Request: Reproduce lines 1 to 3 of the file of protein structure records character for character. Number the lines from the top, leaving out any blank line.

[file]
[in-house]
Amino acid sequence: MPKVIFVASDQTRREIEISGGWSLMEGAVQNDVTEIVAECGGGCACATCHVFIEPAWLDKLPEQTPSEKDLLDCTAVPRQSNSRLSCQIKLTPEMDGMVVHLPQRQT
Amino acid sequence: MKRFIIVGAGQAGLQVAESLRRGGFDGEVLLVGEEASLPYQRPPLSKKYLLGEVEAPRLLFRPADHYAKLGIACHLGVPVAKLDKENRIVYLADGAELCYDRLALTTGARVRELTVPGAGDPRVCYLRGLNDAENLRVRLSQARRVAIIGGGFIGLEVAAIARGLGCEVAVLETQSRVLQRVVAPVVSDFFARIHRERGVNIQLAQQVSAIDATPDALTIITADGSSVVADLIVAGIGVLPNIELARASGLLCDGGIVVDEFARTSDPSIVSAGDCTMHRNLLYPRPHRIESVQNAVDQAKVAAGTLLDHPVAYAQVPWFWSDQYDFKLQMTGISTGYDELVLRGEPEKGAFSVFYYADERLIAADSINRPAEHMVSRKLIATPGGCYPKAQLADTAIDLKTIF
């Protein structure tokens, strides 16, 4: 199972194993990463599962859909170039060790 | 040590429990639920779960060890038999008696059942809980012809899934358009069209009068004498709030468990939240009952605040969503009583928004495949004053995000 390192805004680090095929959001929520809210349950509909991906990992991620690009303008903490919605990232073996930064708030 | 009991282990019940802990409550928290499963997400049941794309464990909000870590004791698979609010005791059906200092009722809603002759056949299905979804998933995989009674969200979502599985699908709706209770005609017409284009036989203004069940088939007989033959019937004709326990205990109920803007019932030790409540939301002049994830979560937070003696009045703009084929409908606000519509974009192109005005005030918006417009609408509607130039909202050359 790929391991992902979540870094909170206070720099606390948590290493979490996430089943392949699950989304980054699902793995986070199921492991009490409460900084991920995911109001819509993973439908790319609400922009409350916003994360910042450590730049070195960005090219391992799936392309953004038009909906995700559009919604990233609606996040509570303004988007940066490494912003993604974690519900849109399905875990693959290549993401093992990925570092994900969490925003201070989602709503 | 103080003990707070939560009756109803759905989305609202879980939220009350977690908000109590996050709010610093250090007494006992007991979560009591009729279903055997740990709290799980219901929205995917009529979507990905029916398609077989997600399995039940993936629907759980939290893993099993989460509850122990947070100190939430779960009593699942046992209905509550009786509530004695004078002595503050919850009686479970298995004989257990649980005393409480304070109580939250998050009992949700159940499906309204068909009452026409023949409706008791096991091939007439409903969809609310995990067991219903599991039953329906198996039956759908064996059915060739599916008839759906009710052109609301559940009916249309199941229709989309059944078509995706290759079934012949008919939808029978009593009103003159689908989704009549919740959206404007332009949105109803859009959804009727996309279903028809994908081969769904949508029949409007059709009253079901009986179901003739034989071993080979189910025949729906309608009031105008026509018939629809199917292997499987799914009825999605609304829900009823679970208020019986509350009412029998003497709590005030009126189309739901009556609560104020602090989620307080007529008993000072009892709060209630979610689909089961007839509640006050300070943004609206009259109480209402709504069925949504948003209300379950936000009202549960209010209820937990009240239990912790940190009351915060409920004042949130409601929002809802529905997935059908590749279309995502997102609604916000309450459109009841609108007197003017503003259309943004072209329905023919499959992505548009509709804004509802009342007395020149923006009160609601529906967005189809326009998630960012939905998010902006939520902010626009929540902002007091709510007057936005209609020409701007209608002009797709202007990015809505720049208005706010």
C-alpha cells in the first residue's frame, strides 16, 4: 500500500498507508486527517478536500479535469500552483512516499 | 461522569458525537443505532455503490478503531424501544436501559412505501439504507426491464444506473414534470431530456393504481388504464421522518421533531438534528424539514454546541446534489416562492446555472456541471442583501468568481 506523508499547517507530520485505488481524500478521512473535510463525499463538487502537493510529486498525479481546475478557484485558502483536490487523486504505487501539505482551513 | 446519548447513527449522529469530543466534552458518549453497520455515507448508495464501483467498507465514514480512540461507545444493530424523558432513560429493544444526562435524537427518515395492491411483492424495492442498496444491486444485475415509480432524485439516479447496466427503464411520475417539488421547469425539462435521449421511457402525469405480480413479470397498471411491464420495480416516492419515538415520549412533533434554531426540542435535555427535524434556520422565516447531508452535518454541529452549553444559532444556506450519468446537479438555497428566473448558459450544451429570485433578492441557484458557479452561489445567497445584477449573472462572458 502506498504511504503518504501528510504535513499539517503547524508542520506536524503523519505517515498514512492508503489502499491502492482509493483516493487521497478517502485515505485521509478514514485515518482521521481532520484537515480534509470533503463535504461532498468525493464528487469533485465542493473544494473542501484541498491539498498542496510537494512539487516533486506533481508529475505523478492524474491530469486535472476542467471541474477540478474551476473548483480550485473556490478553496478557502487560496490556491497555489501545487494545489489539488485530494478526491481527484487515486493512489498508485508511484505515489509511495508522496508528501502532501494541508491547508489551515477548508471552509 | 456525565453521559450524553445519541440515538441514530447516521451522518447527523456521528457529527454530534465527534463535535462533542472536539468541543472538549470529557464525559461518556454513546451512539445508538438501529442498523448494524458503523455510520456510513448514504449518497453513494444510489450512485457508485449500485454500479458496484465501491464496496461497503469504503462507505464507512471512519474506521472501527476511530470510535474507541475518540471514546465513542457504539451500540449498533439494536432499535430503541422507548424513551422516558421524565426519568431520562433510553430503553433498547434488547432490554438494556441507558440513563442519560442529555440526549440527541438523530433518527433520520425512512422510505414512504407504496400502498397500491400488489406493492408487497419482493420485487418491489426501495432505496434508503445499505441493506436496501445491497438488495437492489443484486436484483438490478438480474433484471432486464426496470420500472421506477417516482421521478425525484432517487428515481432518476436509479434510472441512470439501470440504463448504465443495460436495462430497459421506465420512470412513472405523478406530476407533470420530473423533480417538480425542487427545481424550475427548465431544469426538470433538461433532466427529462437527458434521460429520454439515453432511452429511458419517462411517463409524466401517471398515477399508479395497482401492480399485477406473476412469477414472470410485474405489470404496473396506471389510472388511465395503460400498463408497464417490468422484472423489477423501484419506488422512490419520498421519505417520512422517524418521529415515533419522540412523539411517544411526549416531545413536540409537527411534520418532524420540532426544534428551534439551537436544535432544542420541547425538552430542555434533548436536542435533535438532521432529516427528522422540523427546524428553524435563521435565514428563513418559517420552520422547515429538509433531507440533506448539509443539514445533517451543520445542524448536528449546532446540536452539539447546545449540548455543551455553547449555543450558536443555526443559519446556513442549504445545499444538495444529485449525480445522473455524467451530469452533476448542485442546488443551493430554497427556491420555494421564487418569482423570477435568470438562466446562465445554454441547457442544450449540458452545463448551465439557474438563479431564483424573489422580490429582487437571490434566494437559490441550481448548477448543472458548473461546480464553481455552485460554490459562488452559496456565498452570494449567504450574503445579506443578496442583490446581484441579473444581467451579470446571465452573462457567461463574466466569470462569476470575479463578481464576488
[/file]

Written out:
[in-house]
Amino acid sequence: MPKVIFVASDQTRREIEISGGWSLMEGAVQNDVTEIVAECGGGCACATCHVFIEPAWLDKLPEQTPSEKDLLDCTAVPRQSNSRLSCQIKLTPEMDGMVVHLPQRQT
Amino acid sequence: MKRFIIVGAGQAGLQVAESLRRGGFDGEVLLVGEEASLPYQRPPLSKKYLLGEVEAPRLLFRPADHYAKLGIACHLGVPVAKLDKENRIVYLADGAELCYDRLALTTGARVRELTVPGAGDPRVCYLRGLNDAENLRVRLSQARRVAIIGGGFIGLEVAAIARGLGCEVAVLETQSRVLQRVVAPVVSDFFARIHRERGVNIQLAQQVSAIDATPDALTIITADGSSVVADLIVAGIGVLPNIELARASGLLCDGGIVVDEFARTSDPSIVSAGDCTMHRNLLYPRPHRIESVQNAVDQAKVAAGTLLDHPVAYAQVPWFWSDQYDFKLQMTGISTGYDELVLRGEPEKGAFSVFYYADERLIAADSINRPAEHMVSRKLIATPGGCYPKAQLADTAIDLKTIF